As a landlord, you hope never to be put in a position where you need to know landlord-tenant laws. However, it’s important to at least be familiar with a few of them so you know what you can and cannot say or do in certain situations.
To fully understand these laws, you should contact your attorney to have them explained. Let’s look at four landlord-tenant laws all landlords should be familiar with.
Rent and Security Deposits
Rent collection is the primary income stream for your business, so it’s crucial to make sure you understand the rules and are handling it correctly. Depending on the state, there are different rules regarding how to collect rent and security deposits. Some states have restrictions on how the rent must be collected, how much a landlord can charge for a security deposit, and how many days the deposit must be returned after the lease is over.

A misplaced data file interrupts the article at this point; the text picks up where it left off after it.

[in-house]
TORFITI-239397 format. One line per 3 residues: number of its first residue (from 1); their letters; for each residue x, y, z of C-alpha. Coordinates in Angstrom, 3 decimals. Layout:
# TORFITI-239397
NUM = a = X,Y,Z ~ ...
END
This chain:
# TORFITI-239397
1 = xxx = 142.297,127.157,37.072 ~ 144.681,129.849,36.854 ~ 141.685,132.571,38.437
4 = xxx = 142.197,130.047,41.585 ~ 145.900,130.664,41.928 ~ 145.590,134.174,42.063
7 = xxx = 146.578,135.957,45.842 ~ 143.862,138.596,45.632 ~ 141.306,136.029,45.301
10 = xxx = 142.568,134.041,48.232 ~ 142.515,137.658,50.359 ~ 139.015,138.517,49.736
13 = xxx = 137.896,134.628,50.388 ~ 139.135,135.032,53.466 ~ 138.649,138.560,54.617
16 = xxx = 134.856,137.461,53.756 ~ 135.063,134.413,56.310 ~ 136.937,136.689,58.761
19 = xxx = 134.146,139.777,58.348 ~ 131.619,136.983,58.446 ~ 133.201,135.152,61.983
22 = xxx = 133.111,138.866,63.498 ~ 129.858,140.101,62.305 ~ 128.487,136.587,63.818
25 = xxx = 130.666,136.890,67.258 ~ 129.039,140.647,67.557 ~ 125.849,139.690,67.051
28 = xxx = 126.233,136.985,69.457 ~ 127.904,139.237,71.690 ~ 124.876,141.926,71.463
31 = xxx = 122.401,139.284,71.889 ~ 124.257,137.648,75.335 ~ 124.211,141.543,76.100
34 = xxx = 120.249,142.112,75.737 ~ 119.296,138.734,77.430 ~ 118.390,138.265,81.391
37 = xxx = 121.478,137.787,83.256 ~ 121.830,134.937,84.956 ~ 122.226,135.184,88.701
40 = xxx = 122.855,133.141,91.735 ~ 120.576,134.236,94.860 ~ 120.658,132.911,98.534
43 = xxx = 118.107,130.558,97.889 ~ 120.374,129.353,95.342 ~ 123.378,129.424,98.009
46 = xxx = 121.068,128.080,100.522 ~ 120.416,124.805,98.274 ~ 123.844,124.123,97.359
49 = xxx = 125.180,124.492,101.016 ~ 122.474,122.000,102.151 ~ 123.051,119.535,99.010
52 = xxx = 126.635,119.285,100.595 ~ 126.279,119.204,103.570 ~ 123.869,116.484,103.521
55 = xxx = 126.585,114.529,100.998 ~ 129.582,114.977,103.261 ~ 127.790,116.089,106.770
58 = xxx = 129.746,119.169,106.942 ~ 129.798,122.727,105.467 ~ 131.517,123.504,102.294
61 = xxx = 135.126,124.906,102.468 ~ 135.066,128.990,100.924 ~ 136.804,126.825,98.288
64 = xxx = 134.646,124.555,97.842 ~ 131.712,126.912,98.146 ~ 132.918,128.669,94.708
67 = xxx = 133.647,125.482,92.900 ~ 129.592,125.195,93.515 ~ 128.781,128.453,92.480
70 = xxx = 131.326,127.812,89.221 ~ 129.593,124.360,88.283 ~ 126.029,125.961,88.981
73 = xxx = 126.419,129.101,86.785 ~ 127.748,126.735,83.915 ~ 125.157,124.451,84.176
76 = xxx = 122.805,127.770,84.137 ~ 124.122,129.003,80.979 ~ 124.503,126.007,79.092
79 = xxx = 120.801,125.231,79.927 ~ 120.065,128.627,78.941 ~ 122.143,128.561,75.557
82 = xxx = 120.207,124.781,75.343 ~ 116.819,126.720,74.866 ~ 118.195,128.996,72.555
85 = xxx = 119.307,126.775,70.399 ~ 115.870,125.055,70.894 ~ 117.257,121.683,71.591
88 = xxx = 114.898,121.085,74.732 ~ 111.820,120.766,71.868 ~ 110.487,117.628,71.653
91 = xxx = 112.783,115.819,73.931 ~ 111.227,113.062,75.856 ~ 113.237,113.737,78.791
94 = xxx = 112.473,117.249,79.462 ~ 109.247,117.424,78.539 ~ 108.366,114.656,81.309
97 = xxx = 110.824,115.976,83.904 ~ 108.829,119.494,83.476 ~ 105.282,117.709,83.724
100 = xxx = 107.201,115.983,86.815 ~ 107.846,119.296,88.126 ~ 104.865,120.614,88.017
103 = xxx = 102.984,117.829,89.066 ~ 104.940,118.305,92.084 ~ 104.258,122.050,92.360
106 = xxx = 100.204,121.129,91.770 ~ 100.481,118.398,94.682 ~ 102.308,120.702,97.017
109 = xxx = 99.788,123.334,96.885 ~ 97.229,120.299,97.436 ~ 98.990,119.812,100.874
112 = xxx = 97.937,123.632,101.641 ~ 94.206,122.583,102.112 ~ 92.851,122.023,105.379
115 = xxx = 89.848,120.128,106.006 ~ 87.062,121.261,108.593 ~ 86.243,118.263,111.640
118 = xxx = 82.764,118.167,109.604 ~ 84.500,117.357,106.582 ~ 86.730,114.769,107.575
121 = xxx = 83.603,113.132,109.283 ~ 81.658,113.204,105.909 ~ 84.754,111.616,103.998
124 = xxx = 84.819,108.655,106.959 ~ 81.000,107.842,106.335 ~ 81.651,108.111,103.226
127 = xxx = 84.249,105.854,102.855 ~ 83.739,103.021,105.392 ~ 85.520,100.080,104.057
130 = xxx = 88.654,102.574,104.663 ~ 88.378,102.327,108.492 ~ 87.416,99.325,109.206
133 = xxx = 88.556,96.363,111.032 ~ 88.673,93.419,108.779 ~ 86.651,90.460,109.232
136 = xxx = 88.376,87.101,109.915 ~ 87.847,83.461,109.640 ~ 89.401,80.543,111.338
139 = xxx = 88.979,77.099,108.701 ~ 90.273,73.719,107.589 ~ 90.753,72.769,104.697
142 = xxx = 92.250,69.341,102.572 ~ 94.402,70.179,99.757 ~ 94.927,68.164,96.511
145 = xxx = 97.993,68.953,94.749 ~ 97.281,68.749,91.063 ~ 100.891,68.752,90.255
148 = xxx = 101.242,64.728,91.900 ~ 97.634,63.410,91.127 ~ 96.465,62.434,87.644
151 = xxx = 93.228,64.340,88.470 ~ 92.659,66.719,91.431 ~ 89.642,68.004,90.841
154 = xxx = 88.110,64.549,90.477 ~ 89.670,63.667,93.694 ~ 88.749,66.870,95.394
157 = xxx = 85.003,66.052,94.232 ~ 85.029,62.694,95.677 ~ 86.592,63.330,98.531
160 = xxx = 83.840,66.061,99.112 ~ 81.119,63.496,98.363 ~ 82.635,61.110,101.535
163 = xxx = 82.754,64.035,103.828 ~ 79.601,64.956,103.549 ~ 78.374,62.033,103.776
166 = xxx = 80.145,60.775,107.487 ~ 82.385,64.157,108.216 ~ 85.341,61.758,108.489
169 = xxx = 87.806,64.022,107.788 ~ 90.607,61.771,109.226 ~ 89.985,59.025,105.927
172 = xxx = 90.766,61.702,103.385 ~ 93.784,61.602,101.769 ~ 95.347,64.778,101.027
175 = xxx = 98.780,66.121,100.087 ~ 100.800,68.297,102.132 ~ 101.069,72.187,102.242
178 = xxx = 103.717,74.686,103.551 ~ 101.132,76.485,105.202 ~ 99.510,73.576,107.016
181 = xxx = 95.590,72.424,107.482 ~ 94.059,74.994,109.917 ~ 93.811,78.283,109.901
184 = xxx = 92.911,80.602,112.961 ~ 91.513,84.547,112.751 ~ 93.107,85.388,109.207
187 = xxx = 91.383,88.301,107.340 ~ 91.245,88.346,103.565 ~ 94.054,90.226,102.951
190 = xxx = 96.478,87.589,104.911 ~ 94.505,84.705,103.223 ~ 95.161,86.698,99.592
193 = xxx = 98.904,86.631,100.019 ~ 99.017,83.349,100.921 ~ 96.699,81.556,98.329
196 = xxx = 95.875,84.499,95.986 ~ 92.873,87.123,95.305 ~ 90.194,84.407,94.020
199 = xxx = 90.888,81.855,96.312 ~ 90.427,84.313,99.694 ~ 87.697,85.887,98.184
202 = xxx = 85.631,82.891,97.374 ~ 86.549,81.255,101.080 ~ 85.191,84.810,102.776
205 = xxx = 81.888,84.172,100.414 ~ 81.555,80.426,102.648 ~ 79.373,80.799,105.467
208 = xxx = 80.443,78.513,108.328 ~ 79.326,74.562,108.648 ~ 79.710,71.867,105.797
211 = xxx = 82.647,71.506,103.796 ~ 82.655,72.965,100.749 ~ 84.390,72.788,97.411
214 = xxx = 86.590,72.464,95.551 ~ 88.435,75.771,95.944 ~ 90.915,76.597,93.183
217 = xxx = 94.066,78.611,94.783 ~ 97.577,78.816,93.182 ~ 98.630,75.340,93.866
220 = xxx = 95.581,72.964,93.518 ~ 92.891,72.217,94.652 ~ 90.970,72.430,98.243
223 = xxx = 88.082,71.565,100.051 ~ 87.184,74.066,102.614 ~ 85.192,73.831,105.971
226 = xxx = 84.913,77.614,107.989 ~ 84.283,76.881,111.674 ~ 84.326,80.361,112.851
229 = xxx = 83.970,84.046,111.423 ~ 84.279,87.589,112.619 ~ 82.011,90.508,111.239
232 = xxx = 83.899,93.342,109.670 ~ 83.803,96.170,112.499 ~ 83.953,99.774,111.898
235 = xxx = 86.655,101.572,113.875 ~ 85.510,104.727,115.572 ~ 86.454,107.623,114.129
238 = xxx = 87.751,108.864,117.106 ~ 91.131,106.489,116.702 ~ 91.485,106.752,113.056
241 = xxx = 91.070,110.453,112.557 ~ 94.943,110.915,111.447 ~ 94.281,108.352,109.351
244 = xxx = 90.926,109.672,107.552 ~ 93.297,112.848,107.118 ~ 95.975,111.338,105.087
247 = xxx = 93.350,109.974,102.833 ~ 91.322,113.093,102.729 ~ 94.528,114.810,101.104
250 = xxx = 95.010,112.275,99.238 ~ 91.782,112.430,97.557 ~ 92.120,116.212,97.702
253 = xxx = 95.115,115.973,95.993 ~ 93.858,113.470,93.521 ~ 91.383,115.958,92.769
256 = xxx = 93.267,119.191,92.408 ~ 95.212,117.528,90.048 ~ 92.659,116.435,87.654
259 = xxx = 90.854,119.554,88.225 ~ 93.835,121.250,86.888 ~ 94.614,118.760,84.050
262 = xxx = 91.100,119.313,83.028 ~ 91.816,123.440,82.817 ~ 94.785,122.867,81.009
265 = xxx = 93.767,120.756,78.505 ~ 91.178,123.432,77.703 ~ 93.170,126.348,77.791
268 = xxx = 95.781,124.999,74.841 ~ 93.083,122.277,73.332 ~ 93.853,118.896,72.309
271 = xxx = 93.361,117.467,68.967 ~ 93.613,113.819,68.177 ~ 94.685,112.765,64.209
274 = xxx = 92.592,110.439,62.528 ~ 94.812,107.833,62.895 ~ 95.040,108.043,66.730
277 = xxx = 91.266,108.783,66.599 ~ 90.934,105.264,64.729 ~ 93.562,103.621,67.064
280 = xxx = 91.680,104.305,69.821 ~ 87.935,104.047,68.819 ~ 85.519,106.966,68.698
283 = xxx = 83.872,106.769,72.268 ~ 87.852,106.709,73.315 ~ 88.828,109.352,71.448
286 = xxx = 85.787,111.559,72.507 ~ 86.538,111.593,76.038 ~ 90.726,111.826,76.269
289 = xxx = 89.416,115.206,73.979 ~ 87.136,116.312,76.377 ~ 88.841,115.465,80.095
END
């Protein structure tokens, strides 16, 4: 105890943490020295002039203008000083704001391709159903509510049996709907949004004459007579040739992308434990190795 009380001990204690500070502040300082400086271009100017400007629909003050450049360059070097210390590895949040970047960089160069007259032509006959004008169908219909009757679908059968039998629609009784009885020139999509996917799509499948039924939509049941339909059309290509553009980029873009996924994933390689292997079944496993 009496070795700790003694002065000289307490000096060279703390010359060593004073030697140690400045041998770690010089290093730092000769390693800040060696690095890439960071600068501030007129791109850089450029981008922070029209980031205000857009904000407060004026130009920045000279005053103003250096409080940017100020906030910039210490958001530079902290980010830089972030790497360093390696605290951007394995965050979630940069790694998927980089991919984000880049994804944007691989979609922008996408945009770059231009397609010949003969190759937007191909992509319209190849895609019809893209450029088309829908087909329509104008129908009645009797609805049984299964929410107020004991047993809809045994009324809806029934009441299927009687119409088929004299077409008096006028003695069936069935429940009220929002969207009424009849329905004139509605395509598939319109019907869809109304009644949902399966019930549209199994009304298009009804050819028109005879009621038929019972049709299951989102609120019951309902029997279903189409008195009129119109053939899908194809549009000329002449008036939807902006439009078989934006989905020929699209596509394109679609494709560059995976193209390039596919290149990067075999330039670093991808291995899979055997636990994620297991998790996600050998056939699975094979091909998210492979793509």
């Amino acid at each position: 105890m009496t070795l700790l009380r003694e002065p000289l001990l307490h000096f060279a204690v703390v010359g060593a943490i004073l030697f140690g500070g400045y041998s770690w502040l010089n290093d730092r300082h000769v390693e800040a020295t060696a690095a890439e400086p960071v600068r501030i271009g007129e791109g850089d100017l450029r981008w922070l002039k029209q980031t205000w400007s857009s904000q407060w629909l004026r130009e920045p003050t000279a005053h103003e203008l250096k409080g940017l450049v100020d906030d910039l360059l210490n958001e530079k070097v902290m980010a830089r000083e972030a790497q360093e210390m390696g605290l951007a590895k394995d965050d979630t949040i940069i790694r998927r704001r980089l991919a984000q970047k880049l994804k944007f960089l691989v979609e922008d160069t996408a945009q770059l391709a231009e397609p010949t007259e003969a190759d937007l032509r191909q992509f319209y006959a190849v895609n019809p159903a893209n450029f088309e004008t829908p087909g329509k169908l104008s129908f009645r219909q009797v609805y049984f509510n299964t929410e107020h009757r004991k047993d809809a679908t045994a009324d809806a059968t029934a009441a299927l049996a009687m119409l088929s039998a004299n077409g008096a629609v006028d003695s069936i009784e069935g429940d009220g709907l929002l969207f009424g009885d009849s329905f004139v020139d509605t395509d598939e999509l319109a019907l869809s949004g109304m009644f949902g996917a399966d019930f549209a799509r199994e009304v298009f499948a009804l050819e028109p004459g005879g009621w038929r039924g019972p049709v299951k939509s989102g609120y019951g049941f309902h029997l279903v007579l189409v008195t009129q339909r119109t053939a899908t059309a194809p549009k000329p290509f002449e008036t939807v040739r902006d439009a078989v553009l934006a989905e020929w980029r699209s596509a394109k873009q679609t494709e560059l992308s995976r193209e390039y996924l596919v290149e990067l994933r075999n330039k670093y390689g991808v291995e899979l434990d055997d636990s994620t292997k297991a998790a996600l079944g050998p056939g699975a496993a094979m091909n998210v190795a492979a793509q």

If you allow tenants to bring pets into your rental property, you will likely charge a pet deposit. Certain states limit the amount of money landlords can charge for a pet deposit, while other states have no restrictions. Emotional support animals and service animals are not considered pets, and tenants are able to live in a rental property even if they have a “no pets” policy, according to the Fair Housing Act.
Always make sure you and your tenant are aware of how lease renewals work. You don’t want them to assume it will automatically renew at the end of the lease and then end up losing high-quality tenants. Communication with tenants on whether their lease is month-to-month or fixed-term is important to ensure you avoid vacancies.
If you have a tenant who is consistently late paying their rent or causing issues, it might be time to evict them. The legal eviction process is very specific and different based on the state; however, most states require the tenant to be given a termination notice before filing a lawsuit.
There are many reasons a landlord might choose to have a tenant evicted, but some of the main reasons are:
- Nonpayment of rent
- Failure to vacate after the lease is up
- Violation of terms
- Safety violations
Ultimately, you should always consult your attorney with any issues, but knowing the basics is important. If you have any questions or need recommendations, reach out to us! We would love to answer any questions you may have!